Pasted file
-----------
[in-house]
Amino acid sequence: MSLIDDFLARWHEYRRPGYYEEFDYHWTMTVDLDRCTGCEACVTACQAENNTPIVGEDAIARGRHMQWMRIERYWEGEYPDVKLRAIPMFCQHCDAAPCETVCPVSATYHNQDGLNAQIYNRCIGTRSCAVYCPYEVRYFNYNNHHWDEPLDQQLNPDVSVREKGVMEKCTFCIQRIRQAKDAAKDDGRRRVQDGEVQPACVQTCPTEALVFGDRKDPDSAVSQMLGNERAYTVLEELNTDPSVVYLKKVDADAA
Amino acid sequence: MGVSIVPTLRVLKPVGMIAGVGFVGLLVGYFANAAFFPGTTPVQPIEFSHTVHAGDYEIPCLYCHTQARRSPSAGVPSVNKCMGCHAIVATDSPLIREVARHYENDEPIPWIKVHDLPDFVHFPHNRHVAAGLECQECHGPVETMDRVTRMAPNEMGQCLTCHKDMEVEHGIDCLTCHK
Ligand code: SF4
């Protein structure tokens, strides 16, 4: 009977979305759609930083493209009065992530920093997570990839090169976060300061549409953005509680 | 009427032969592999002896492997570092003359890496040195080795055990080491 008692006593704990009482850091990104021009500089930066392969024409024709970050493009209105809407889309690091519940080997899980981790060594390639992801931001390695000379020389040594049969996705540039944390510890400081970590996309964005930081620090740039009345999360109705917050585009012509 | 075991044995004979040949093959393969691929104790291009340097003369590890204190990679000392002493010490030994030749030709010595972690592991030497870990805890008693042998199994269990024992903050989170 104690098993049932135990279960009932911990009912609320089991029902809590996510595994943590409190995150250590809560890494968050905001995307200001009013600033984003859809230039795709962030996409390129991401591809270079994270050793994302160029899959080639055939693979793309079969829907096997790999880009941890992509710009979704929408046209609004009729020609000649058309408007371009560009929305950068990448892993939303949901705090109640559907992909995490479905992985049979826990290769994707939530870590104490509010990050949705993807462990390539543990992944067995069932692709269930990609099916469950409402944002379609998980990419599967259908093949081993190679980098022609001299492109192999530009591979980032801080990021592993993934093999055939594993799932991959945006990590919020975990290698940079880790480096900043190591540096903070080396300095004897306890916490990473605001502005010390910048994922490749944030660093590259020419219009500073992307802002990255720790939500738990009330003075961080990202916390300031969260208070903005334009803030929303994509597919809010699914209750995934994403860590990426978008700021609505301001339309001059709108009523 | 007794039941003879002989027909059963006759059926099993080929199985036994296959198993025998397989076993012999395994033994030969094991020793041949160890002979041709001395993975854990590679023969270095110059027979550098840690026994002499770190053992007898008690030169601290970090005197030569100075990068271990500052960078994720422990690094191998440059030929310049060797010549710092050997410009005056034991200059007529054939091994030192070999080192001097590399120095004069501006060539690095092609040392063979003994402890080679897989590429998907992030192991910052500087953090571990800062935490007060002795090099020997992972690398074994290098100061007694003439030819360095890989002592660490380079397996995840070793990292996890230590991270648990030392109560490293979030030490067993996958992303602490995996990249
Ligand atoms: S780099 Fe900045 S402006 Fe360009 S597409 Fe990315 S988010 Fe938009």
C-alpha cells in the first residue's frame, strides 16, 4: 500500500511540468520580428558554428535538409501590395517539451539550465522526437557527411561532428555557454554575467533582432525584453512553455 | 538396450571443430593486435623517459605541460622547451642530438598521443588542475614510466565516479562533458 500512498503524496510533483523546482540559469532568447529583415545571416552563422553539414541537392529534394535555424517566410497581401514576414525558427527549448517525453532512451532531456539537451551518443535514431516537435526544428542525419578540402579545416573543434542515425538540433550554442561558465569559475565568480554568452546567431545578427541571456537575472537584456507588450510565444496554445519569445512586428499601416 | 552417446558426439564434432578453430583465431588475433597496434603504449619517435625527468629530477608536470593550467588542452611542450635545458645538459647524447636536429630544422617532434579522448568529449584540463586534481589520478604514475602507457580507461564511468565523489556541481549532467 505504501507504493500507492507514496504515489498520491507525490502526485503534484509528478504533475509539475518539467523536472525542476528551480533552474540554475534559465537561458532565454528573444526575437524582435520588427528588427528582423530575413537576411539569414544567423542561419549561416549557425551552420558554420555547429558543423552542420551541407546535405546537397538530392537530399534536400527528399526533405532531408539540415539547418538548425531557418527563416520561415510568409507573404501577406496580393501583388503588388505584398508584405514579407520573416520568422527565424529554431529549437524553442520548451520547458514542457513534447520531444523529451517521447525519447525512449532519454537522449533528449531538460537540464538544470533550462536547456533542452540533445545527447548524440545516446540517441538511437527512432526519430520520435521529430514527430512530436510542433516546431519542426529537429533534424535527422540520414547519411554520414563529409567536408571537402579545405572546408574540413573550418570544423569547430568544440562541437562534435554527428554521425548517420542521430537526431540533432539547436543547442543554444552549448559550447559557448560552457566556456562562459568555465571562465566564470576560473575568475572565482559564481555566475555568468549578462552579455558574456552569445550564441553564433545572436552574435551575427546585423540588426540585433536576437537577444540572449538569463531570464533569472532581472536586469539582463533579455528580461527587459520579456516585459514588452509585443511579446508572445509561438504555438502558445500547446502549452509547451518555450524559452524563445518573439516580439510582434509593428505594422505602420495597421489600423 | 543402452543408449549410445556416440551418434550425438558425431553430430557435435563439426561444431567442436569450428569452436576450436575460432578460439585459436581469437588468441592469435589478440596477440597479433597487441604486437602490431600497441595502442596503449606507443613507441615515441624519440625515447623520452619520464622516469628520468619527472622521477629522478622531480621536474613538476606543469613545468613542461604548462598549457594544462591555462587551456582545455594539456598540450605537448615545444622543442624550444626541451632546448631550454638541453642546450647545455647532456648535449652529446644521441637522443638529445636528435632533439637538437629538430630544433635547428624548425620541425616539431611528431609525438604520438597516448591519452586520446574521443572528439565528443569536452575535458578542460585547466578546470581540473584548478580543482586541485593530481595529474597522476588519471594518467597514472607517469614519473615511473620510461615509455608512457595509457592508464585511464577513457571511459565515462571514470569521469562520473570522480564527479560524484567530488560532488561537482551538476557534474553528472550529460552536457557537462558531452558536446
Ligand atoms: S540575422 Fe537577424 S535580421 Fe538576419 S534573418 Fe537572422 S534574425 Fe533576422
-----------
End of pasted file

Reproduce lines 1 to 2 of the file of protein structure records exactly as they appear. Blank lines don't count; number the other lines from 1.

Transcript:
[in-house]
Amino acid sequence: MSLIDDFLARWHEYRRPGYYEEFDYHWTMTVDLDRCTGCEACVTACQAENNTPIVGEDAIARGRHMQWMRIERYWEGEYPDVKLRAIPMFCQHCDAAPCETVCPVSATYHNQDGLNAQIYNRCIGTRSCAVYCPYEVRYFNYNNHHWDEPLDQQLNPDVSVREKGVMEKCTFCIQRIRQAKDAAKDDGRRRVQDGEVQPACVQTCPTEALVFGDRKDPDSAVSQMLGNERAYTVLEELNTDPSVVYLKKVDADAA